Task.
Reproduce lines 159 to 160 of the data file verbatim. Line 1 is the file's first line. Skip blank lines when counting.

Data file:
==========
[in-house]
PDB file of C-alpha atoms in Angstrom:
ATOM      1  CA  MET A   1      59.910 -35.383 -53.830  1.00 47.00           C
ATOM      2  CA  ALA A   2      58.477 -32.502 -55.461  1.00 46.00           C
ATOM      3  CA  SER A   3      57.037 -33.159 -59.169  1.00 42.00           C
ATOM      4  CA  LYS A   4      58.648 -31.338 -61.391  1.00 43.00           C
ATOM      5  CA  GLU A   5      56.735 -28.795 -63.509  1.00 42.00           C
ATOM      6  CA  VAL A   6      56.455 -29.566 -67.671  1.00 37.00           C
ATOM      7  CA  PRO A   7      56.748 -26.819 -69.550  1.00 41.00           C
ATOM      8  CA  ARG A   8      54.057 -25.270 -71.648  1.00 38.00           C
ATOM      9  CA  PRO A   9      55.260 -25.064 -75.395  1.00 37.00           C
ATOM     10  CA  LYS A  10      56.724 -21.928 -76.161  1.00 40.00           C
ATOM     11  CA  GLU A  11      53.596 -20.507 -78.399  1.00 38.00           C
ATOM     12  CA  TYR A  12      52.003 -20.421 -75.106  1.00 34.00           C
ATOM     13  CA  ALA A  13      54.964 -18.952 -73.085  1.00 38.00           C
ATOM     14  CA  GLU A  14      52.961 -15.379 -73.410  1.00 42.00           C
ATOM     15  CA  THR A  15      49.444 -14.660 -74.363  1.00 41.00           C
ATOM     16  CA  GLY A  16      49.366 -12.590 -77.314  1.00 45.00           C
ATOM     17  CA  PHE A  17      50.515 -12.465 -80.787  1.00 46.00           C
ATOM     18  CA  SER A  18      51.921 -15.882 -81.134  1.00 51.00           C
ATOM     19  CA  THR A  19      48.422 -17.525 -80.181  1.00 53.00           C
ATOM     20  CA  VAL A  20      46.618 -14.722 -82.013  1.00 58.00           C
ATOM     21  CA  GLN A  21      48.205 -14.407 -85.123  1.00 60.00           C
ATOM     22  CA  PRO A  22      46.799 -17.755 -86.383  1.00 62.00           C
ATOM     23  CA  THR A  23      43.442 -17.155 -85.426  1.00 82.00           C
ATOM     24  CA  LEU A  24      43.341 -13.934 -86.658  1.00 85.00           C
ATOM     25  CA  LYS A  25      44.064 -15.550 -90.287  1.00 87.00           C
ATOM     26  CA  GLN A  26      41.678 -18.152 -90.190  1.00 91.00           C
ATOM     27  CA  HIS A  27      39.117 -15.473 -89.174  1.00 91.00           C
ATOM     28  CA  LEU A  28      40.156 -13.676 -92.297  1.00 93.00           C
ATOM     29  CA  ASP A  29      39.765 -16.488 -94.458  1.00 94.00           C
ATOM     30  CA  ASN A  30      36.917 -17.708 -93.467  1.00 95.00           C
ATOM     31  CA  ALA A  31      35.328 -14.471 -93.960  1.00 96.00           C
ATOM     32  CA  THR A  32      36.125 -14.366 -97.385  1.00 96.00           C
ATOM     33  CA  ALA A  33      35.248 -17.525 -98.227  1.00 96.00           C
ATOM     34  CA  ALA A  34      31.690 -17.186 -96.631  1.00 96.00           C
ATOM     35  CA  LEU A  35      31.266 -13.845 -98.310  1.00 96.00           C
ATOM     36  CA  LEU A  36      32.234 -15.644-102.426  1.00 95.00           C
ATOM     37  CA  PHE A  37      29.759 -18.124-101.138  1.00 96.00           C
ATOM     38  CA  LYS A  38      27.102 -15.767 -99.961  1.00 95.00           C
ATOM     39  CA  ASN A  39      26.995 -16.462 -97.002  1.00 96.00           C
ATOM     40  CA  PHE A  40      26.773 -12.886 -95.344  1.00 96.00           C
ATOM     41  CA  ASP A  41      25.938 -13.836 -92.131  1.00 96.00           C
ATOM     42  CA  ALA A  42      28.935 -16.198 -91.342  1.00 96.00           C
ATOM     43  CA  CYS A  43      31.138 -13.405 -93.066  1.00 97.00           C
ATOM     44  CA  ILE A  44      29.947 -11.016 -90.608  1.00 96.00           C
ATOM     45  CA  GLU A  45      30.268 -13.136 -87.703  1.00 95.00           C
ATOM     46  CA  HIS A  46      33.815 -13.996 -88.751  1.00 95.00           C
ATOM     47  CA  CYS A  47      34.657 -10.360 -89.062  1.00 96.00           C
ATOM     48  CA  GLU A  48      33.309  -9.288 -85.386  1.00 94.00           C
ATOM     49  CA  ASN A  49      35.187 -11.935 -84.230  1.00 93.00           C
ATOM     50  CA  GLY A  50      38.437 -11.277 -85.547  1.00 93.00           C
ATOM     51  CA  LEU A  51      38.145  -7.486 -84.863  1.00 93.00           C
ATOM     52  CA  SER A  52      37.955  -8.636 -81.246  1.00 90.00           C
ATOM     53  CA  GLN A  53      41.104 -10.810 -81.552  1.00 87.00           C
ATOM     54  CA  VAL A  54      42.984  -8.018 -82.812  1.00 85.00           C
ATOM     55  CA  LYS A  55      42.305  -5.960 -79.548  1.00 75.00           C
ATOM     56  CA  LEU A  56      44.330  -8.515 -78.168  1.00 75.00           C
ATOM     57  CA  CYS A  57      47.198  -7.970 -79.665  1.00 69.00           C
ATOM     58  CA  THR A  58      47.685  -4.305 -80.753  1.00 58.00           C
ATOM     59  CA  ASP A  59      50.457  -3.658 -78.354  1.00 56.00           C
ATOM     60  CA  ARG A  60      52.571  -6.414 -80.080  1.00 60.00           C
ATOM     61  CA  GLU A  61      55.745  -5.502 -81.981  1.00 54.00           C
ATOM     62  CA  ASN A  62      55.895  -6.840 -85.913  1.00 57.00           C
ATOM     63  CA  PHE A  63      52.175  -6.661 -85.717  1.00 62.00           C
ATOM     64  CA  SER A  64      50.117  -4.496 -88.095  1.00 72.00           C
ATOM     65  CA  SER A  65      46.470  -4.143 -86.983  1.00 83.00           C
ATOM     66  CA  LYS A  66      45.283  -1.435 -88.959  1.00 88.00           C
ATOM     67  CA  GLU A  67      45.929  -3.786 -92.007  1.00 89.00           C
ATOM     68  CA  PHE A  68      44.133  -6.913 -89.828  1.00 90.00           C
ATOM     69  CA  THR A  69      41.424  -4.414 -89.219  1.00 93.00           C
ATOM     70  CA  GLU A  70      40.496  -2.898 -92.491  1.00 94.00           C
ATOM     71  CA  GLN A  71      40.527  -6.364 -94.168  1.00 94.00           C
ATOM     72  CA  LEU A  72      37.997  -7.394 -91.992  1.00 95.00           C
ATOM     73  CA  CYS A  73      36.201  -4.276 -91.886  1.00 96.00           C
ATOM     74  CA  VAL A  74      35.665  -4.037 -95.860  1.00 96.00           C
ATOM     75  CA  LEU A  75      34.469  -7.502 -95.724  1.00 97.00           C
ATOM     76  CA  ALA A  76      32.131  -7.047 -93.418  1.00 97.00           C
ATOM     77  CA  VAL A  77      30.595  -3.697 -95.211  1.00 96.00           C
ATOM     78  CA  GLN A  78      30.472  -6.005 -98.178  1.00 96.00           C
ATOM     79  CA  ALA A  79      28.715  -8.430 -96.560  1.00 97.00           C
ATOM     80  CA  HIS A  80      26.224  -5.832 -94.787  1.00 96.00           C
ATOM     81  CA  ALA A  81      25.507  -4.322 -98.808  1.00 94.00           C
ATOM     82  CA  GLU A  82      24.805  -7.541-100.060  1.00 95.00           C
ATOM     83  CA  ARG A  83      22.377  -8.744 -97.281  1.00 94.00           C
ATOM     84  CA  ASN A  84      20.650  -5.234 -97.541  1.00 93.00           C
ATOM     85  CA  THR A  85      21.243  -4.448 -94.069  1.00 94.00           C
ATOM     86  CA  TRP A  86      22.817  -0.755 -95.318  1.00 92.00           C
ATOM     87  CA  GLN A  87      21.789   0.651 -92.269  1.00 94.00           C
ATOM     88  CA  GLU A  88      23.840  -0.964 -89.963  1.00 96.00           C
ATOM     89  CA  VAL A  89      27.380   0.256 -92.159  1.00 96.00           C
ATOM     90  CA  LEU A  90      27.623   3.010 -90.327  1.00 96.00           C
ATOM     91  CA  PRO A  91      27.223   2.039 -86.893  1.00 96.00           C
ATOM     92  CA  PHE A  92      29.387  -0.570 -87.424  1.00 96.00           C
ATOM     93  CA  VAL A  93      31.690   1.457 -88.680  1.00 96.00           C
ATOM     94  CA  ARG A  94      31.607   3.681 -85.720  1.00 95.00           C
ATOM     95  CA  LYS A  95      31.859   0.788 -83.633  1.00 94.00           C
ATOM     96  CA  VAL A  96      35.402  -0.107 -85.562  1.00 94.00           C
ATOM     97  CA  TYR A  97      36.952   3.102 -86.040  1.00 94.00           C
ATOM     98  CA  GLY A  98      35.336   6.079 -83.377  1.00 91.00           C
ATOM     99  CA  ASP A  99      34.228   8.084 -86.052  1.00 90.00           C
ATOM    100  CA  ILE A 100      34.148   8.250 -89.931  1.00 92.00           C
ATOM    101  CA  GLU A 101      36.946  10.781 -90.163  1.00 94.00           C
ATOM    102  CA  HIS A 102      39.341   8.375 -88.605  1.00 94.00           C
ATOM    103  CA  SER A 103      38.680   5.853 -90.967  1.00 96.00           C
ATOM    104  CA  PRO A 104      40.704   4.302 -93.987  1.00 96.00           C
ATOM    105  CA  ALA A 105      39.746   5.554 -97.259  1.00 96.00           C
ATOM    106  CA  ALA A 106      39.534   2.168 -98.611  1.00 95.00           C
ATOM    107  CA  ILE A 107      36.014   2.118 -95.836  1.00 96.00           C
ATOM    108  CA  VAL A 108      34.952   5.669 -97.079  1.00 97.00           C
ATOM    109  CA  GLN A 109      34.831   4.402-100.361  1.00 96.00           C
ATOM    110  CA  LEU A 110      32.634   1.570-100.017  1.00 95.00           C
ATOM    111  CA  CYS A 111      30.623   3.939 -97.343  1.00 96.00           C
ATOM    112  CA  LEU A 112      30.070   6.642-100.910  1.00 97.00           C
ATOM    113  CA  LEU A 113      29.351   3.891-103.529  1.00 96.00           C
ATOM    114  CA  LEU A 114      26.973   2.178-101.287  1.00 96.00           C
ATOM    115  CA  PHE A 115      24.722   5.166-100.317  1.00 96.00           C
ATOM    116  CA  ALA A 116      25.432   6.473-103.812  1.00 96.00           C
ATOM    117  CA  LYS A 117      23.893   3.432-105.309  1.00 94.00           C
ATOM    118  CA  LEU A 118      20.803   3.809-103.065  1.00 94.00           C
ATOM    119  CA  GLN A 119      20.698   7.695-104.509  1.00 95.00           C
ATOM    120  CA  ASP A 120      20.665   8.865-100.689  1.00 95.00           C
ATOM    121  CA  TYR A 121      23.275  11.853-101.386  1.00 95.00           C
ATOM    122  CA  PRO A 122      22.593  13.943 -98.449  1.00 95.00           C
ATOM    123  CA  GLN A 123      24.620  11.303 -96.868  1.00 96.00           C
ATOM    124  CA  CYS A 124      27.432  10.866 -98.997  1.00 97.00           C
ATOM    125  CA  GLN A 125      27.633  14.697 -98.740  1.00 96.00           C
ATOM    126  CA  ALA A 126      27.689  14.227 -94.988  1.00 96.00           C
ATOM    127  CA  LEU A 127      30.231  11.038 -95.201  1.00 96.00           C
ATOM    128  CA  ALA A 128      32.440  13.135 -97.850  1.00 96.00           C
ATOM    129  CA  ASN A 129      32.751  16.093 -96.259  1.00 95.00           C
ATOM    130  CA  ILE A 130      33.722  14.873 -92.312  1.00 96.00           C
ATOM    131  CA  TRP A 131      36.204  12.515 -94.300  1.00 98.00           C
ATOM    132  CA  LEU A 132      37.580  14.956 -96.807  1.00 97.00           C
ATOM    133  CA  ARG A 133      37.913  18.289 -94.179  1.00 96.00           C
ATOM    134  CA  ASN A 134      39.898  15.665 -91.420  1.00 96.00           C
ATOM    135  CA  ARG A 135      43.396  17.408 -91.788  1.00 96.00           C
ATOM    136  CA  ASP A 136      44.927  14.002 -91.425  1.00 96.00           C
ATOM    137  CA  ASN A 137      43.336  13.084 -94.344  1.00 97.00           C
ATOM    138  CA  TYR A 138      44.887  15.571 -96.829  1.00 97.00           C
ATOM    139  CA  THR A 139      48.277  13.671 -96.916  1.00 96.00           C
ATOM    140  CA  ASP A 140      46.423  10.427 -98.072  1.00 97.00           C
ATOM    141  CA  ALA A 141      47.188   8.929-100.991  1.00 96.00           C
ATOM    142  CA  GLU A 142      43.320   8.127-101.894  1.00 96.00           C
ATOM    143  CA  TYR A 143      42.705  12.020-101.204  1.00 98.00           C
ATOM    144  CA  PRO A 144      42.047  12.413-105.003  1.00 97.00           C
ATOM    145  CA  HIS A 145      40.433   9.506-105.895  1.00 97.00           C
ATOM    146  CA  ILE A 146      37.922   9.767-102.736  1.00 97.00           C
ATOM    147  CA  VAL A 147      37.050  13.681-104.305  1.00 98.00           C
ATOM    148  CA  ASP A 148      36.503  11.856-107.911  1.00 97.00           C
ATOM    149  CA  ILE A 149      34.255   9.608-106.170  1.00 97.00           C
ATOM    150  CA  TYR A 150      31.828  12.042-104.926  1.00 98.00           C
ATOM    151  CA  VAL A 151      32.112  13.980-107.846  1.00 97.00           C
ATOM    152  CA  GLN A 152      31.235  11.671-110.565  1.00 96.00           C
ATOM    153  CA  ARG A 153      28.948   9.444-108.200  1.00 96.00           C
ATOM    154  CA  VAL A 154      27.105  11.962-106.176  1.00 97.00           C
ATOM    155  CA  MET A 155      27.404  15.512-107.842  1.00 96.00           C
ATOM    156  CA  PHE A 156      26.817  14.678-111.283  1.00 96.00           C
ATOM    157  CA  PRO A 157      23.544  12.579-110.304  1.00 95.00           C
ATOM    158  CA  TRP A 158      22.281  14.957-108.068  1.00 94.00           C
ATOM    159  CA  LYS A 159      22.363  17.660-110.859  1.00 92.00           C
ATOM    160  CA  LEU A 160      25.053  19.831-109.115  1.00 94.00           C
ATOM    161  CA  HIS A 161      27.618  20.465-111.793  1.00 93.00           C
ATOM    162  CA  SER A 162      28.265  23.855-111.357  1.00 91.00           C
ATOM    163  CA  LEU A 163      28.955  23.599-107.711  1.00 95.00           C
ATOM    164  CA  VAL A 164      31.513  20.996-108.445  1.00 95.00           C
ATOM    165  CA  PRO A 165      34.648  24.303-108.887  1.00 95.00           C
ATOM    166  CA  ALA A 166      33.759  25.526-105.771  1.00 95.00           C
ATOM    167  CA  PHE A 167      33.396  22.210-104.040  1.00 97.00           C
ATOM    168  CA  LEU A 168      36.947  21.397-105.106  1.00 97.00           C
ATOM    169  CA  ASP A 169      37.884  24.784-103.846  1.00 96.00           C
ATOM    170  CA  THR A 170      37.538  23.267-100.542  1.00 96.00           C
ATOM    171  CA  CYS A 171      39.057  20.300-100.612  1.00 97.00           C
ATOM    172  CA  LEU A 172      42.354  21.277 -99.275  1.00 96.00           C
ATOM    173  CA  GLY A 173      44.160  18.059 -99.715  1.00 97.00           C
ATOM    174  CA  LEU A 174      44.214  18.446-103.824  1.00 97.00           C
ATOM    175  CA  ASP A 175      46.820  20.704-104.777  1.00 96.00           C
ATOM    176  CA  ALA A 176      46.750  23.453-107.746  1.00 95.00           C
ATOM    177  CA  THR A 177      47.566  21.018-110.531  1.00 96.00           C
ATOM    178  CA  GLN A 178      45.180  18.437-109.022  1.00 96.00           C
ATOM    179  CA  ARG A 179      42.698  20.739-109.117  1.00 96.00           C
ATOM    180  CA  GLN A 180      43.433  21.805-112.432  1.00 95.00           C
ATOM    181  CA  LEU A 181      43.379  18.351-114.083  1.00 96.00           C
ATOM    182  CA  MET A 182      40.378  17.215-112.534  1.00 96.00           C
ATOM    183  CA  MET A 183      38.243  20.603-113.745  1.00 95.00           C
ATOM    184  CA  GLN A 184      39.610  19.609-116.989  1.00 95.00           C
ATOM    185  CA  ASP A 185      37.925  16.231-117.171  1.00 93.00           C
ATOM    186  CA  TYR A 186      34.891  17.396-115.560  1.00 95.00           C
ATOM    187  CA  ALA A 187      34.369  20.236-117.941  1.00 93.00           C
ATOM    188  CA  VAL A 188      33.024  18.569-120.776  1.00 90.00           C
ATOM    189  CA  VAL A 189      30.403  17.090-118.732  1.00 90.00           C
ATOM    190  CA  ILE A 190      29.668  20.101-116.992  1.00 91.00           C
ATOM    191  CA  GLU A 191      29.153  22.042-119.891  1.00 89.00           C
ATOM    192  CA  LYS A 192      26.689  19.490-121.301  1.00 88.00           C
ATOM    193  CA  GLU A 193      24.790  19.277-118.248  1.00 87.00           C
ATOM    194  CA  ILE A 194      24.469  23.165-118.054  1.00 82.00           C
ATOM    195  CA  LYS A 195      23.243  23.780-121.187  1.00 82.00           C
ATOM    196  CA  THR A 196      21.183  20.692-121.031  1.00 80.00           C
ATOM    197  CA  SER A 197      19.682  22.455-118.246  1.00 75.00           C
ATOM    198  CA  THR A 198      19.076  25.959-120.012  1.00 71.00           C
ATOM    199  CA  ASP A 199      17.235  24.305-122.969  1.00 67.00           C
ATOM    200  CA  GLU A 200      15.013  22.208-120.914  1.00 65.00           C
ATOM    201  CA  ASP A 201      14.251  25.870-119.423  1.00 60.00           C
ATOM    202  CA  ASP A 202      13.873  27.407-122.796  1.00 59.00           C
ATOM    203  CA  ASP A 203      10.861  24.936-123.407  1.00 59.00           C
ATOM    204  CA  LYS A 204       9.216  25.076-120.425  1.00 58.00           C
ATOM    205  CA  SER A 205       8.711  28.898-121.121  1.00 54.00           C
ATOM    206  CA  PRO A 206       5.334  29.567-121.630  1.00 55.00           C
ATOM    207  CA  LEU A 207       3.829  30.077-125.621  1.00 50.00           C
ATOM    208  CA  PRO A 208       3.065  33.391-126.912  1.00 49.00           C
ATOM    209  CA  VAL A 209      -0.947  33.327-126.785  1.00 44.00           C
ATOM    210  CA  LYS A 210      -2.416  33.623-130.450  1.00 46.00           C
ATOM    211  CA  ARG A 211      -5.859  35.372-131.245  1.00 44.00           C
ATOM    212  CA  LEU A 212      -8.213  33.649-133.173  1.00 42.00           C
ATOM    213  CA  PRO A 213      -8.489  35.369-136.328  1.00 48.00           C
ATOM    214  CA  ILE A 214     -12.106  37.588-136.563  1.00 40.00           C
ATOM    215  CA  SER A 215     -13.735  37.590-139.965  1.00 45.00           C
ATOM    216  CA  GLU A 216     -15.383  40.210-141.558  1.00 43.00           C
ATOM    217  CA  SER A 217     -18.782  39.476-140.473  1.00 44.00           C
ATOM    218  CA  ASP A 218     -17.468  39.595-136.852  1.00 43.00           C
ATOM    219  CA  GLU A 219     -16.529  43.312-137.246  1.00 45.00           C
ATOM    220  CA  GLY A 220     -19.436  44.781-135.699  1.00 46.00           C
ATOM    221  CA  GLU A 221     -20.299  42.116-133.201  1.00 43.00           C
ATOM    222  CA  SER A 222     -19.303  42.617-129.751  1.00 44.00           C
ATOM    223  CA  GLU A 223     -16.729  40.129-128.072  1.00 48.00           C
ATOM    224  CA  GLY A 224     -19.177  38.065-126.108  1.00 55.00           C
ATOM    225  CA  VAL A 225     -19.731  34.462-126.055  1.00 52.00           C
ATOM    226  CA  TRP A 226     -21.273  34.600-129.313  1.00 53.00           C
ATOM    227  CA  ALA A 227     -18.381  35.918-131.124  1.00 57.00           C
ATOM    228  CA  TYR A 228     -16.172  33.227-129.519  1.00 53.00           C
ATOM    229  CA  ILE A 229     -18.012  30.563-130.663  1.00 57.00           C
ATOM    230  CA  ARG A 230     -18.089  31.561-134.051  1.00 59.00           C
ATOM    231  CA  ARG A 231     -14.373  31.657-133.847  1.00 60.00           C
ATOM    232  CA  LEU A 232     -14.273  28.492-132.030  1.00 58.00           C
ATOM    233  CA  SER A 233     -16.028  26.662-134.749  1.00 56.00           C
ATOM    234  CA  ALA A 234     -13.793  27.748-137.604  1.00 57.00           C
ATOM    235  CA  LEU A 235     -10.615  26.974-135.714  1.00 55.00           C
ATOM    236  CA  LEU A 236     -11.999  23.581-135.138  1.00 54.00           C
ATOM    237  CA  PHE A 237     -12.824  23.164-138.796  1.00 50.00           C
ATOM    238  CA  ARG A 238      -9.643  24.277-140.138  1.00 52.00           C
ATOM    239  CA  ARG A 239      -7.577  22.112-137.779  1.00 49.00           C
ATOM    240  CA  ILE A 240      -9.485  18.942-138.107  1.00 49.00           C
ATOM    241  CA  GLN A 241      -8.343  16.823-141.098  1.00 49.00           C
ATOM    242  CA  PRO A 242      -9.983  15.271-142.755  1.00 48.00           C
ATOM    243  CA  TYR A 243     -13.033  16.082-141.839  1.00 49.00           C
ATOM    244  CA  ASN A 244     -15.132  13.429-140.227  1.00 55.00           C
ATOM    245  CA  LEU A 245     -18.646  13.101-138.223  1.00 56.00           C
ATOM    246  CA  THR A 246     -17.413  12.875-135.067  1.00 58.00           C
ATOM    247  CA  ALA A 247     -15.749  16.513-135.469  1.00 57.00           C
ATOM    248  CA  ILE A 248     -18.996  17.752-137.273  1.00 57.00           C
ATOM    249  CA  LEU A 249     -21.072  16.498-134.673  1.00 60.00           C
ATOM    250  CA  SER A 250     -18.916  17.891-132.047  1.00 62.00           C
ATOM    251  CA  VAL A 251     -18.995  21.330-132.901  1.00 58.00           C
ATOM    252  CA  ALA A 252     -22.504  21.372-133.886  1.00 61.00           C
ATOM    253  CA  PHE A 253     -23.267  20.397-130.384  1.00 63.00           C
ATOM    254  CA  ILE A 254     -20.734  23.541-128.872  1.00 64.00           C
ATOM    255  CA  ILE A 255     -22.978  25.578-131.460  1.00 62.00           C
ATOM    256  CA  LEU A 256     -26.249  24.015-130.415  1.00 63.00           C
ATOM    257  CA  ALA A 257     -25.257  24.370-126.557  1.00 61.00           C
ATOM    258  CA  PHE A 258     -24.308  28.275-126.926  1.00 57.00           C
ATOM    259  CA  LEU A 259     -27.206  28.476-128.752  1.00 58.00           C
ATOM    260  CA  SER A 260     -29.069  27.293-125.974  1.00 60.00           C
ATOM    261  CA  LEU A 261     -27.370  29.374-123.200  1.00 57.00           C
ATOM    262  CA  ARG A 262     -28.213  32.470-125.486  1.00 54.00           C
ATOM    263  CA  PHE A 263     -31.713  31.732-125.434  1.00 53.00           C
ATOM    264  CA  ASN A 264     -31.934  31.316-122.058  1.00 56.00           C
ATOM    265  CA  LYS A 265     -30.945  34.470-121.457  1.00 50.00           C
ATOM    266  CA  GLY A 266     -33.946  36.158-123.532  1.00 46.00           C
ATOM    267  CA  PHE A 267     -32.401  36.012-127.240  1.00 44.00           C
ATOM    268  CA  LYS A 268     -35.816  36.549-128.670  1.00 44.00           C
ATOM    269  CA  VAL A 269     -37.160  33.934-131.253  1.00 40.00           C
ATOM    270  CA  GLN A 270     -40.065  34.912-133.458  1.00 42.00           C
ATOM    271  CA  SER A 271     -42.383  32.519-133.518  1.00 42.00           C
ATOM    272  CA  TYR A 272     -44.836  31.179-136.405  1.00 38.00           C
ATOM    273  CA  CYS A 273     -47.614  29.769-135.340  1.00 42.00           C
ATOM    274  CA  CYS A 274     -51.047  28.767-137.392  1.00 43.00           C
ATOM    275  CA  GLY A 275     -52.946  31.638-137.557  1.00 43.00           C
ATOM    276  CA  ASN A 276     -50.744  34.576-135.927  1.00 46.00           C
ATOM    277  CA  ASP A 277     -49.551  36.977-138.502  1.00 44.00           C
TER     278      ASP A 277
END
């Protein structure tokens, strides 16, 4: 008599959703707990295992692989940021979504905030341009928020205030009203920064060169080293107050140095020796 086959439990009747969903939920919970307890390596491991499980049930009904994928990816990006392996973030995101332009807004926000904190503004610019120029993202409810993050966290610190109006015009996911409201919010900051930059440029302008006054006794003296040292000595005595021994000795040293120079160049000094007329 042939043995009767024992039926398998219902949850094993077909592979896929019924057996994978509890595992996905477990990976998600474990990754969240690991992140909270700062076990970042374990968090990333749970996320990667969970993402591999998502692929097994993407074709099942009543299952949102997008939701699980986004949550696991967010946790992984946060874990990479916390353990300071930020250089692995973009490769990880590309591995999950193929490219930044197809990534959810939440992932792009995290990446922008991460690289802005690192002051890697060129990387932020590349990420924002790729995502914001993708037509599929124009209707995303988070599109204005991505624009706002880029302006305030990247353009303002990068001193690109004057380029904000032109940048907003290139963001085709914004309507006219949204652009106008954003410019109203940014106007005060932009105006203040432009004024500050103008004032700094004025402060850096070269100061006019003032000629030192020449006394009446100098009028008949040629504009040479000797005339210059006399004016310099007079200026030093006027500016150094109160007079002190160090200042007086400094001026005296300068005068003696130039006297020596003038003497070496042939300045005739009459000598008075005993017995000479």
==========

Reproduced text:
ATOM    157  CA  PRO A 157      23.544  12.579-110.304  1.00 95.00           C
ATOM    158  CA  TRP A 158      22.281  14.957-108.068  1.00 94.00           C